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Laboratory environment

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Schärer
Laboratory

Dr. Orlando D. Schärer

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DNA repair pathways have evolved to counteract the constant threat of endogenous and exogenous DNA damaging agents and defects in DNA repair pathways are associated with cancer-prone disorders such as xeroderma pigmentosum or Fanconi anemia. Conversely, DNA repair enzymes also counteract the effect of antitumor agents. Research in our laboratories aims to develop a deep fundamental understanding of the molecular mechanisms of DNA repair pathway and leverage this knowledge to improve cancer therapy.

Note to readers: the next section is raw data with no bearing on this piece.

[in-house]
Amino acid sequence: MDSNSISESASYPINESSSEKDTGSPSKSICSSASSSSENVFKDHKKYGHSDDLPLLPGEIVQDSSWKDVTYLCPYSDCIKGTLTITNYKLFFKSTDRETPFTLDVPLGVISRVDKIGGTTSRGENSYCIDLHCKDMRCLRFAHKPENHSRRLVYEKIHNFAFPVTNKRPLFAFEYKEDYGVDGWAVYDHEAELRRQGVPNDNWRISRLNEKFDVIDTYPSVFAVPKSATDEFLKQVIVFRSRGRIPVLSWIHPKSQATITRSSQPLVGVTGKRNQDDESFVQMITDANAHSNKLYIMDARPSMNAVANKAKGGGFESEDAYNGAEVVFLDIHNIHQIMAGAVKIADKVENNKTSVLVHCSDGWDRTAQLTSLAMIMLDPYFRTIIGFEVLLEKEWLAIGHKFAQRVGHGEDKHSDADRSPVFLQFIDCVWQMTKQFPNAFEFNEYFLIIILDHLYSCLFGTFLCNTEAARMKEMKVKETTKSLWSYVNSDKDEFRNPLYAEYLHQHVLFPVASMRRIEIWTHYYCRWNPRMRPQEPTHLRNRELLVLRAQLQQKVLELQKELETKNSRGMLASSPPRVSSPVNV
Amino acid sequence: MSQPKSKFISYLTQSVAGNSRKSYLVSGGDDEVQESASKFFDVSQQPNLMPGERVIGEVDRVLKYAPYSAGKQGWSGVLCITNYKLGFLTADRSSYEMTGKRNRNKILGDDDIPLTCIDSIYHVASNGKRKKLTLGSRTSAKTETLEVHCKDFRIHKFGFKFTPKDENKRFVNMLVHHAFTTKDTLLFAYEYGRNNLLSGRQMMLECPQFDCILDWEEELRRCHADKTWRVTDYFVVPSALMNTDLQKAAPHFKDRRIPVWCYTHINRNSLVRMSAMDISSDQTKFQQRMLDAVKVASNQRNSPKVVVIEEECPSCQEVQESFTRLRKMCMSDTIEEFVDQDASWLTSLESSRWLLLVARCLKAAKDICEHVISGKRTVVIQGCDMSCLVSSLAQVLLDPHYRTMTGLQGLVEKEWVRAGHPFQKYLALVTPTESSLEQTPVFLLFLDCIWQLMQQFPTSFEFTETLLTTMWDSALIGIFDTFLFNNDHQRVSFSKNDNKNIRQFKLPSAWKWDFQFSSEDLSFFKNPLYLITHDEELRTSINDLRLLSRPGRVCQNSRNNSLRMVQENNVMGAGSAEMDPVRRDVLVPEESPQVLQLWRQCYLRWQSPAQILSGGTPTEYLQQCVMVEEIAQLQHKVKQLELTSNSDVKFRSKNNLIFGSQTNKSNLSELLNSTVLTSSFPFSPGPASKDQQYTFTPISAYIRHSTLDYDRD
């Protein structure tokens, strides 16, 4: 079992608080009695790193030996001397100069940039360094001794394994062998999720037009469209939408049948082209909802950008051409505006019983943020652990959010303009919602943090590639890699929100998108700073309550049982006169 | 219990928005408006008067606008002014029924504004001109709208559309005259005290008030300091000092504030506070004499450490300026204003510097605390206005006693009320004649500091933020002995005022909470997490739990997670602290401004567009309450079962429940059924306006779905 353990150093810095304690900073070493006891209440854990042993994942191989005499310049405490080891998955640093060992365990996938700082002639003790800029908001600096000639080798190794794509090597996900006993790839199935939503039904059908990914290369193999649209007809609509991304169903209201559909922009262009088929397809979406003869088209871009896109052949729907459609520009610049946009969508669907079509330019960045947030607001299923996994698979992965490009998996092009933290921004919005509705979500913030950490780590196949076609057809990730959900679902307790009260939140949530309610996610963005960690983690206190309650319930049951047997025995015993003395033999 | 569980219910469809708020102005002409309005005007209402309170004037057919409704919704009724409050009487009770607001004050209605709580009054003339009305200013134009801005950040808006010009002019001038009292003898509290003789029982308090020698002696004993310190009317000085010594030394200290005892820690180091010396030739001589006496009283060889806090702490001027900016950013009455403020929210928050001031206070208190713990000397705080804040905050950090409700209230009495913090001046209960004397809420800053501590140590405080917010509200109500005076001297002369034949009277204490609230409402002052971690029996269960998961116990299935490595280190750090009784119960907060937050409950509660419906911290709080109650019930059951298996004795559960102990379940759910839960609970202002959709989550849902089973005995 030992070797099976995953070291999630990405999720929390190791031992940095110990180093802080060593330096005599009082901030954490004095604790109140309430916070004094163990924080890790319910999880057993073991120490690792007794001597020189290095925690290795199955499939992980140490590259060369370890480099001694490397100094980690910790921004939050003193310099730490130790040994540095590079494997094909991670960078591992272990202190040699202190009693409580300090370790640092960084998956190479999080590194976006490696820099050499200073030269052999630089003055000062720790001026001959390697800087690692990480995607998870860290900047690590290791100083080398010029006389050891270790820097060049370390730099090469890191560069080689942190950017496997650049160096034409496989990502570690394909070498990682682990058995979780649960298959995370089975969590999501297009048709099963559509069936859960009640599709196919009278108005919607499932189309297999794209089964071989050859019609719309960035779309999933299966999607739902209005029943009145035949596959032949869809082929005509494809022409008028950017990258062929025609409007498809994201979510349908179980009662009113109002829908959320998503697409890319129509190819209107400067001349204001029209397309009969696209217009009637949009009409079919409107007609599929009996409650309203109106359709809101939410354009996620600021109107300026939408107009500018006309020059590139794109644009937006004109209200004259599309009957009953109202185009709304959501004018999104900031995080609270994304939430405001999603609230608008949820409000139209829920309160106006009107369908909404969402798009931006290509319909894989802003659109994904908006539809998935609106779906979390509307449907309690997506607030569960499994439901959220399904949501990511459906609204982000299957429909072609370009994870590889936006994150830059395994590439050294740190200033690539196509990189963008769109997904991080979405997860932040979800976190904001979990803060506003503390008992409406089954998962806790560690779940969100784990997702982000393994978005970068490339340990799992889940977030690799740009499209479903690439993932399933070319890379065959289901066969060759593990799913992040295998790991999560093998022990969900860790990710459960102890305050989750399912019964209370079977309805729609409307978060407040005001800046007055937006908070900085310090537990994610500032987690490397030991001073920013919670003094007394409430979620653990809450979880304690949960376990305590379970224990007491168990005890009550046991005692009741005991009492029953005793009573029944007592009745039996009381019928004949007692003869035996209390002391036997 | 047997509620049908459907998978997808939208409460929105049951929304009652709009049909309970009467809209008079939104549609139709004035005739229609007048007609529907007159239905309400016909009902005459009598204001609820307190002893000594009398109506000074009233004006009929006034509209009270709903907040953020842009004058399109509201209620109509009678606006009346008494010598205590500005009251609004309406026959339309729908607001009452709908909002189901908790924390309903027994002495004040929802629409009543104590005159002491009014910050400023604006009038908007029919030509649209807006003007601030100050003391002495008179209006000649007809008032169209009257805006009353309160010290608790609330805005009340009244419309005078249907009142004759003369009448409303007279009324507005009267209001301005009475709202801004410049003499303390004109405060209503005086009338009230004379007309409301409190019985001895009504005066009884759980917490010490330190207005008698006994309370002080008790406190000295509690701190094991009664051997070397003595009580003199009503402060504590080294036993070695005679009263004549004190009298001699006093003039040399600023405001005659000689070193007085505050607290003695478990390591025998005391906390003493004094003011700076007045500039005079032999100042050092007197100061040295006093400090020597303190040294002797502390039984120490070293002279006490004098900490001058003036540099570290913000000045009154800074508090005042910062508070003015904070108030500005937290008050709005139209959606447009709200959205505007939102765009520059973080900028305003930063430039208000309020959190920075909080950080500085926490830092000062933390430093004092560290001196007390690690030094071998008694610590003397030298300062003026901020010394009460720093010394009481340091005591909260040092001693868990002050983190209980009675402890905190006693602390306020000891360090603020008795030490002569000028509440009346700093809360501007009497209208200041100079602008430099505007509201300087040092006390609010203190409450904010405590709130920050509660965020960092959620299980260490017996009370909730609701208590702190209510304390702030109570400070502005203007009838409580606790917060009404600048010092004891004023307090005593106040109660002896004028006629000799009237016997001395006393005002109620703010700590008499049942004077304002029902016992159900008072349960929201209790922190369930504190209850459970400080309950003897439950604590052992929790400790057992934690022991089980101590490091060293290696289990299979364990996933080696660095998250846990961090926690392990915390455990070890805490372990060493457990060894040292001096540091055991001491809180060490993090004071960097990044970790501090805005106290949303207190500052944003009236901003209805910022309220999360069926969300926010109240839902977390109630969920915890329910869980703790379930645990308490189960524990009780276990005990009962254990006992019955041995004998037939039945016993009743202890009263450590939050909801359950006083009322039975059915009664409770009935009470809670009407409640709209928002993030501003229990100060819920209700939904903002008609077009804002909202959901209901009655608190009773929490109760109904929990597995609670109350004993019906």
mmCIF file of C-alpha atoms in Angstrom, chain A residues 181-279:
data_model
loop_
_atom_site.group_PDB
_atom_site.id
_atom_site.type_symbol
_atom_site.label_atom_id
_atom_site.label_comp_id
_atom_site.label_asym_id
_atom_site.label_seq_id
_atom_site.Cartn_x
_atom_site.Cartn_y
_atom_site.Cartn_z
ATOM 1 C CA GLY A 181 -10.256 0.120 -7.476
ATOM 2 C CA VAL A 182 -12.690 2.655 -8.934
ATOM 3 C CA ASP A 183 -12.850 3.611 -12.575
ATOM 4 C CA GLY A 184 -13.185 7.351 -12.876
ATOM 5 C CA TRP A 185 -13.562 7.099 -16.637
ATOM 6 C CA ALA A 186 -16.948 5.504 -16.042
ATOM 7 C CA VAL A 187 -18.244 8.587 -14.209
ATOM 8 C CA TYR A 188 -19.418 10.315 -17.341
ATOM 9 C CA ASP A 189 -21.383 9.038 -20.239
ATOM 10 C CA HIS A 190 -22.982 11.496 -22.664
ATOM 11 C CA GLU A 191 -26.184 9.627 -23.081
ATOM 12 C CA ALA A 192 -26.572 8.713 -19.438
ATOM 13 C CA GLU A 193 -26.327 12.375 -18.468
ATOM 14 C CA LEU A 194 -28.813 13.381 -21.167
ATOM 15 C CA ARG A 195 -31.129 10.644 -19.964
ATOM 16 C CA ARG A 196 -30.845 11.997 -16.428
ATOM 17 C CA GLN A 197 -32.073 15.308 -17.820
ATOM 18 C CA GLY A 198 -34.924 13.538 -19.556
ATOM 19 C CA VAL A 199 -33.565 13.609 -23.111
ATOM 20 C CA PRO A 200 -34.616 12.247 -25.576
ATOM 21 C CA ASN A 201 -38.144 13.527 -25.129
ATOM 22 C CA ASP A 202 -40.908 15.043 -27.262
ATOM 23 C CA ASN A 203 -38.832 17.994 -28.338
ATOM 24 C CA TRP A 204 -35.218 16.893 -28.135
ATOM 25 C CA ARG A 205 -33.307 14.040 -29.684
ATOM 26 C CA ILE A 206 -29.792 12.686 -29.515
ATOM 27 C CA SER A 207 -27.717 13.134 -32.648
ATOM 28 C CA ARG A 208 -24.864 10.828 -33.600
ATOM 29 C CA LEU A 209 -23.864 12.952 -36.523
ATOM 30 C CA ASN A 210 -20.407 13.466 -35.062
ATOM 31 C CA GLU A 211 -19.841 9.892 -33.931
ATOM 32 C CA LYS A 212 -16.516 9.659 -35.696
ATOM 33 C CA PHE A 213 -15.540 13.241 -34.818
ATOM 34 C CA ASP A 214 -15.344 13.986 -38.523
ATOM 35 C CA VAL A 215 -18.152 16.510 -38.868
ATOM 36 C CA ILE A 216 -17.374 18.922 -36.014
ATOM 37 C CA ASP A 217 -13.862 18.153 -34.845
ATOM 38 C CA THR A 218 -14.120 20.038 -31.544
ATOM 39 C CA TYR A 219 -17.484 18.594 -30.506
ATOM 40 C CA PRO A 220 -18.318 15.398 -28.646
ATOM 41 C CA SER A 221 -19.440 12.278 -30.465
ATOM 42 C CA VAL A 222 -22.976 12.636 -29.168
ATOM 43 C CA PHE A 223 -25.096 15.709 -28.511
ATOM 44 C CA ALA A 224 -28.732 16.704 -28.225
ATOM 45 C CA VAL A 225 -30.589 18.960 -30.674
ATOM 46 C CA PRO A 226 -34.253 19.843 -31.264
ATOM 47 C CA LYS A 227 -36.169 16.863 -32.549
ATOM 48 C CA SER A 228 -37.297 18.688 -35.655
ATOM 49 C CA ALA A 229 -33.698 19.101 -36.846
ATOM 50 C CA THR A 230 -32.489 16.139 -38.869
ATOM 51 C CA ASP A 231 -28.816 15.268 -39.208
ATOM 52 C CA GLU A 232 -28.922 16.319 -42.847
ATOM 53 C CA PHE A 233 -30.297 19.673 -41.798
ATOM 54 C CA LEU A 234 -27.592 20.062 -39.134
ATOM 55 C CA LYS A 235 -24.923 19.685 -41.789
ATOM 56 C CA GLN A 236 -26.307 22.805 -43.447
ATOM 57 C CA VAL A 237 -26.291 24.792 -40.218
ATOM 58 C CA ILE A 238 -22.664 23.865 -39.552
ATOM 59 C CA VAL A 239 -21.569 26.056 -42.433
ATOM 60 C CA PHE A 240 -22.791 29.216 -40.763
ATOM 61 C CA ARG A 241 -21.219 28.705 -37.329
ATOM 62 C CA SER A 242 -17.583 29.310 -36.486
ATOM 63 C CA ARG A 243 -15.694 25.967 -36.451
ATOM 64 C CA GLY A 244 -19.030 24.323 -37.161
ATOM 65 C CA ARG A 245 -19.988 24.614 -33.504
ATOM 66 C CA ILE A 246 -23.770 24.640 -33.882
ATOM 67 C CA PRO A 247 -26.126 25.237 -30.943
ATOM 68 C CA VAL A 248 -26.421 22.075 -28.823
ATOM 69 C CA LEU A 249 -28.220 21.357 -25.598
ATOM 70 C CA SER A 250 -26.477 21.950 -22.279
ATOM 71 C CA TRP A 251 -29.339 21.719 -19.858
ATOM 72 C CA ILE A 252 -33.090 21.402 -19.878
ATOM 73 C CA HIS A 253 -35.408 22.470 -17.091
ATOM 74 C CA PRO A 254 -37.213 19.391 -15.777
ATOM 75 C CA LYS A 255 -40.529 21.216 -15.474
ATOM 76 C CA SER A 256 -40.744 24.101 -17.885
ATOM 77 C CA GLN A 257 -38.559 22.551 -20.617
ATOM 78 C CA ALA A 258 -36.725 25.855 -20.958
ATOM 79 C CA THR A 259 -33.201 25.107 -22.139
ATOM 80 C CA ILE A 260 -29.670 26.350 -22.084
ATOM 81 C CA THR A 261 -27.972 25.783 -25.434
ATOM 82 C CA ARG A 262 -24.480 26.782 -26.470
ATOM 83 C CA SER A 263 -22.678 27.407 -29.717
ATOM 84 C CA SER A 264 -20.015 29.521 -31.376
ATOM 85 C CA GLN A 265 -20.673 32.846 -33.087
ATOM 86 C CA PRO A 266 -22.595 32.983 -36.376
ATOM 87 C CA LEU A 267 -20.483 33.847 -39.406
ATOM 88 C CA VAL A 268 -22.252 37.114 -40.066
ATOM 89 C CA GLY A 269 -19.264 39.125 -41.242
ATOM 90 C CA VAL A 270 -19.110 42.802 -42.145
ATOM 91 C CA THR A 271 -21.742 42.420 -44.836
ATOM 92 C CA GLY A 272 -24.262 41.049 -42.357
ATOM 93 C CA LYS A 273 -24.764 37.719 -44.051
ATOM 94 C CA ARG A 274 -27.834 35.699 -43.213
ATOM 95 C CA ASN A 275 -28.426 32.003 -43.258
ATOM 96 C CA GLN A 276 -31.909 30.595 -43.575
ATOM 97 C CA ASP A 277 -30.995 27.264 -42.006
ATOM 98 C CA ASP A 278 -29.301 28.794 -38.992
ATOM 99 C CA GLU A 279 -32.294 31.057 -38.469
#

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Takata
Laboratory

Dr. Kei-ichi Takata

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We aim to understand the repair of DNA double strand breaks (DSBs) and DNA interstrand crosslinks (ICLs). DSBs and ICLs, which are induced by multiple cancer therapies are a particularly deleterious form of DNA damage that can result in cell death if not repaired. Additionally, the repair process itself can result in deletions, insertions and translocations, hallmarks of genomic instability that are often found in cancer. A better understanding of how cells die as a result of DSBs and ICLs or survive with increased genomic instability will lead to improved procedures for cancer treatment and prevention.